Spinoza and architectural thinking

Beth Lord* (Corresponding Author)

*Corresponding author for this work

Research output: Contribution to journalArticlepeer-review

Abstract


Although Spinoza makes few remarks about architecture, his use of architectural examples, understood in the context of his metaphysics and theory of knowledge, reveal the architect to be a distinctive kind of human thinker. In this paper I explore the kind of thinking the architect does, first by demonstrating that Spinoza distinguishes the architect's adequate way of conceiving a building from inadequate ways of imagining one, and second by considering how Spinoza might have understood the architect to translate that adequate thinking into the practice of building and construction. I argue that for Spinoza, the architect integrates imaginative, rational, and intuitive thinking, and the parallel forms of bodily action, to understand and construct a building in its causal connections to its component materials, environment, and users. To understand the true idea of a building is therefore to understand its embeddedness in the world and its functional place in a network of modal relations.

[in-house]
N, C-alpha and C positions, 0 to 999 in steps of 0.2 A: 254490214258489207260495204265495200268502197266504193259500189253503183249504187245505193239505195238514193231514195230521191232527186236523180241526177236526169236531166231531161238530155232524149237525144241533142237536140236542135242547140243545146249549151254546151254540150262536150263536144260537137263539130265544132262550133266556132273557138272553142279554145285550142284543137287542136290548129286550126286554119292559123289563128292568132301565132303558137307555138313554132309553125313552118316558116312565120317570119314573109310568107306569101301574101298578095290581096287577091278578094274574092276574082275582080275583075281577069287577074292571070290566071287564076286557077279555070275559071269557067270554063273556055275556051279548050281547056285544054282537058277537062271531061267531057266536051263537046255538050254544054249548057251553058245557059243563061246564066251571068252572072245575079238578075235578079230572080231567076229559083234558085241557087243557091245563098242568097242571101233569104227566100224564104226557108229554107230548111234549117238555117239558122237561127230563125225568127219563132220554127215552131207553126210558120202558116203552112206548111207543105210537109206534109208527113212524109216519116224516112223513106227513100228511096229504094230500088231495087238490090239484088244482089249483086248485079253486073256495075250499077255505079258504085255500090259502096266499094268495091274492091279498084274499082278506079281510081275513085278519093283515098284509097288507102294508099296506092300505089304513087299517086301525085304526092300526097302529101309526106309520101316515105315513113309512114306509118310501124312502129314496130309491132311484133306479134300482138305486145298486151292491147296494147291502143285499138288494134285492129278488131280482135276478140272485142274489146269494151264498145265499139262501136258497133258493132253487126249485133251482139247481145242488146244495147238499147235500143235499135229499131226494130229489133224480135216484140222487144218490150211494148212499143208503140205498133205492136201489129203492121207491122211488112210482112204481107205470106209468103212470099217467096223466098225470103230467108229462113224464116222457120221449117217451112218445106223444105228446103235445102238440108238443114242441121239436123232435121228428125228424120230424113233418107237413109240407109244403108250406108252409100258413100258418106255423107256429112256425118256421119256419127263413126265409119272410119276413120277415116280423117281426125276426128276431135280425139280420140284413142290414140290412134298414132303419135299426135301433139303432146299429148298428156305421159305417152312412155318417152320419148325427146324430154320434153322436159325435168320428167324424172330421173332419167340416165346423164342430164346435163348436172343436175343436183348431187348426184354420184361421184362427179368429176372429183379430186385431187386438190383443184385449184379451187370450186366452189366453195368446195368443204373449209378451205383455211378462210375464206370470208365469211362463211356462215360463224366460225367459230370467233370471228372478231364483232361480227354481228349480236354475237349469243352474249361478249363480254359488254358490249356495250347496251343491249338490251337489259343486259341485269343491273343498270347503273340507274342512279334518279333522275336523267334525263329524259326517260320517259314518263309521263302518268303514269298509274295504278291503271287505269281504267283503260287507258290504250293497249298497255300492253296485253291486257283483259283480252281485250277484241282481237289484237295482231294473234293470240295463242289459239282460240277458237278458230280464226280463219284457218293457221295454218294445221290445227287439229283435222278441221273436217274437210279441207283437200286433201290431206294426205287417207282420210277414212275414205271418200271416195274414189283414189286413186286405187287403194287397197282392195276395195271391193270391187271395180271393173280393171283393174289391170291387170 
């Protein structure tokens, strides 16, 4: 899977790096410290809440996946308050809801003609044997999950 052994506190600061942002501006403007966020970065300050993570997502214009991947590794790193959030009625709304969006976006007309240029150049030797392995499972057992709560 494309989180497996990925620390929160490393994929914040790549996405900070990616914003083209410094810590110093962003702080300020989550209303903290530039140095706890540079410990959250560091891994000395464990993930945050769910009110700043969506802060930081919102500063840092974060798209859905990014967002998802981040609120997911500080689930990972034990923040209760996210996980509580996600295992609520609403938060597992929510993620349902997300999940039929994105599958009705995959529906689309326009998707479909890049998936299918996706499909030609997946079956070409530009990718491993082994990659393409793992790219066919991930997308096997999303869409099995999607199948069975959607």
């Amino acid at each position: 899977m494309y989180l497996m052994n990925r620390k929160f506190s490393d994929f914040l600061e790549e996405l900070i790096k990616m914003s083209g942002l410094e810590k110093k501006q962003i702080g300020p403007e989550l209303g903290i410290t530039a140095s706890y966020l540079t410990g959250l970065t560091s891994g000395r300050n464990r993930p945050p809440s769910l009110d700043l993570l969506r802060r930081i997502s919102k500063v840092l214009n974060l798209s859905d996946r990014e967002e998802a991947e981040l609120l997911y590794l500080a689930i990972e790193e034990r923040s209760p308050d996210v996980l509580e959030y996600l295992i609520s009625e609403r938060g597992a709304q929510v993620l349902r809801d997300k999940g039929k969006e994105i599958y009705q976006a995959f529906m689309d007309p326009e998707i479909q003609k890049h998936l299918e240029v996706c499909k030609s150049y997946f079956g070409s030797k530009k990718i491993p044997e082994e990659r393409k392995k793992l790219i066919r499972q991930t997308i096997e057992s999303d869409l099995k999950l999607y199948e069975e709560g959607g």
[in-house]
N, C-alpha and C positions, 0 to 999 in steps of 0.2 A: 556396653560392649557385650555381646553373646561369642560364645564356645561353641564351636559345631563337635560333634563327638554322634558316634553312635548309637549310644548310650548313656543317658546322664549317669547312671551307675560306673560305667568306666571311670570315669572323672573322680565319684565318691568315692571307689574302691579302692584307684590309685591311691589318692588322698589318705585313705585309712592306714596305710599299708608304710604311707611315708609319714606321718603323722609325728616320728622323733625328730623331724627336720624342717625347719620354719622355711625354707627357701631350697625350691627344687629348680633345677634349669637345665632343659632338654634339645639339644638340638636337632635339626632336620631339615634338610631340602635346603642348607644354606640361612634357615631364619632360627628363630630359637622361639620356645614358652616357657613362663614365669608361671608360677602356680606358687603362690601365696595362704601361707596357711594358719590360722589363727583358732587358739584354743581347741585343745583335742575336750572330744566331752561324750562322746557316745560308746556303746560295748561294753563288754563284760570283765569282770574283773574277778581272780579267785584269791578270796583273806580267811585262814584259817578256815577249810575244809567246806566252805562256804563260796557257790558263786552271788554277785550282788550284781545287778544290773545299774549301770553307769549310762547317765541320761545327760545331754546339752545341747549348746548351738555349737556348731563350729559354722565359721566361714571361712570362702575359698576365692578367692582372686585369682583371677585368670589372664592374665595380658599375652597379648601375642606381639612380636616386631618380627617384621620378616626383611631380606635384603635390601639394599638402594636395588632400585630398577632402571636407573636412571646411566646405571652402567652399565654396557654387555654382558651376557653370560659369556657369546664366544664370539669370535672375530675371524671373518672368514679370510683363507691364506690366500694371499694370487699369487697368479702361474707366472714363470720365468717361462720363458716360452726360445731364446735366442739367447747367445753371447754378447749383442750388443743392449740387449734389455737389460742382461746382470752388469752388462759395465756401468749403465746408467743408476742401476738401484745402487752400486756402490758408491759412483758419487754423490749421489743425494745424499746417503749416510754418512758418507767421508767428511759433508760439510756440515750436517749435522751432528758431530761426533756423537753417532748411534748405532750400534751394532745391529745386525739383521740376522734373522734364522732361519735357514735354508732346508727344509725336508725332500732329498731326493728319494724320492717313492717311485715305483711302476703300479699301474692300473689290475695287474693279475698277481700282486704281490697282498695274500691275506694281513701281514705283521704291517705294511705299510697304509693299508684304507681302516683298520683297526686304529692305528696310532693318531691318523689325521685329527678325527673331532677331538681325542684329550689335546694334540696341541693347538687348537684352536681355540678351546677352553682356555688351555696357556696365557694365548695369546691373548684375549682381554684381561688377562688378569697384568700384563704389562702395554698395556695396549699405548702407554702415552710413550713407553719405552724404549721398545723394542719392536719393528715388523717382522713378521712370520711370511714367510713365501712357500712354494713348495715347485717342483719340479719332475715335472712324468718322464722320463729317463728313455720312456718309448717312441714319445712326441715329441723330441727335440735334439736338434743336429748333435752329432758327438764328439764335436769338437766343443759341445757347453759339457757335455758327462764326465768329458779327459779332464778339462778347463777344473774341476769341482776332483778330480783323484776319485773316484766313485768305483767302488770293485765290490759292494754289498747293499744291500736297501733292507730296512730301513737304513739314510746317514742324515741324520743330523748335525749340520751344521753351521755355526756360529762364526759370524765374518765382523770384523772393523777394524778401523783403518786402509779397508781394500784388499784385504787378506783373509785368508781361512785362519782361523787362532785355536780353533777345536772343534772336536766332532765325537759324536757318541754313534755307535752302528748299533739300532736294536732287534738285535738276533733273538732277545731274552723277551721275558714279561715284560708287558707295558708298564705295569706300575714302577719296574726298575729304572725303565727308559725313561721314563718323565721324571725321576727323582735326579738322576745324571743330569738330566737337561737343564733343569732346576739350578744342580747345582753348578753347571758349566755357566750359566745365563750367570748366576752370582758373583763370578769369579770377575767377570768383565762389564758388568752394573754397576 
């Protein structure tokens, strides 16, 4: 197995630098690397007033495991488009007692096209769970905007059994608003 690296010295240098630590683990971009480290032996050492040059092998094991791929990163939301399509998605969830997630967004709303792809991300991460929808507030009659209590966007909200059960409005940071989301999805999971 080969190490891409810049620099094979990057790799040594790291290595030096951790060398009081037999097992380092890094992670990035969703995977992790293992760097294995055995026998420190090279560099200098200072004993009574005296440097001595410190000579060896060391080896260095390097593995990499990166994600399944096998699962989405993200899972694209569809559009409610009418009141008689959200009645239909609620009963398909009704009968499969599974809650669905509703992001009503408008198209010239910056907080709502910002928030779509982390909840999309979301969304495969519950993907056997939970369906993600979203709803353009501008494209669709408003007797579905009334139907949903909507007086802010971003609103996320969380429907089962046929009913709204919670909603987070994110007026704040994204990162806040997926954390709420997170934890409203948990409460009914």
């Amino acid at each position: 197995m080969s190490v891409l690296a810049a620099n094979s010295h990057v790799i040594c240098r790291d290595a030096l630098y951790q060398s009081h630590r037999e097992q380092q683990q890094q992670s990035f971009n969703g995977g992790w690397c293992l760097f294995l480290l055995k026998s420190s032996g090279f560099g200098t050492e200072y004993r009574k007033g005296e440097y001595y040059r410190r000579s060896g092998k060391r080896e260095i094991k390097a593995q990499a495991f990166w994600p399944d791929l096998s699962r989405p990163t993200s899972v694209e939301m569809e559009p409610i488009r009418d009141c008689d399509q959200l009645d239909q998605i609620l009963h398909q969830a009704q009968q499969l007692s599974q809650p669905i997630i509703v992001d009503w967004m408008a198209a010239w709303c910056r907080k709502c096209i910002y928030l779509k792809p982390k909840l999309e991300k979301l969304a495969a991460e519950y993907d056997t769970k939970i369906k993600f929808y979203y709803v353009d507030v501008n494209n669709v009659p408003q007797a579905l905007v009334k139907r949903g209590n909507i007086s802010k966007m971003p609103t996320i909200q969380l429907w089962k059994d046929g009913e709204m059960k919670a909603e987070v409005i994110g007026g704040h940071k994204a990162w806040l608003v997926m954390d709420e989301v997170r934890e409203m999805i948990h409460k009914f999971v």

Original languageEnglish
Pages (from-to)489-504
Number of pages16
JournalIntellectual History Review
Volume30
Issue number3
Early online date21 Apr 2020
DOIs
Publication statusPublished - 2020

Keywords

  • Spinoza
  • architecture
  • building
  • art
  • adequate idea
  • inadequate idea
  • imagination
  • temple

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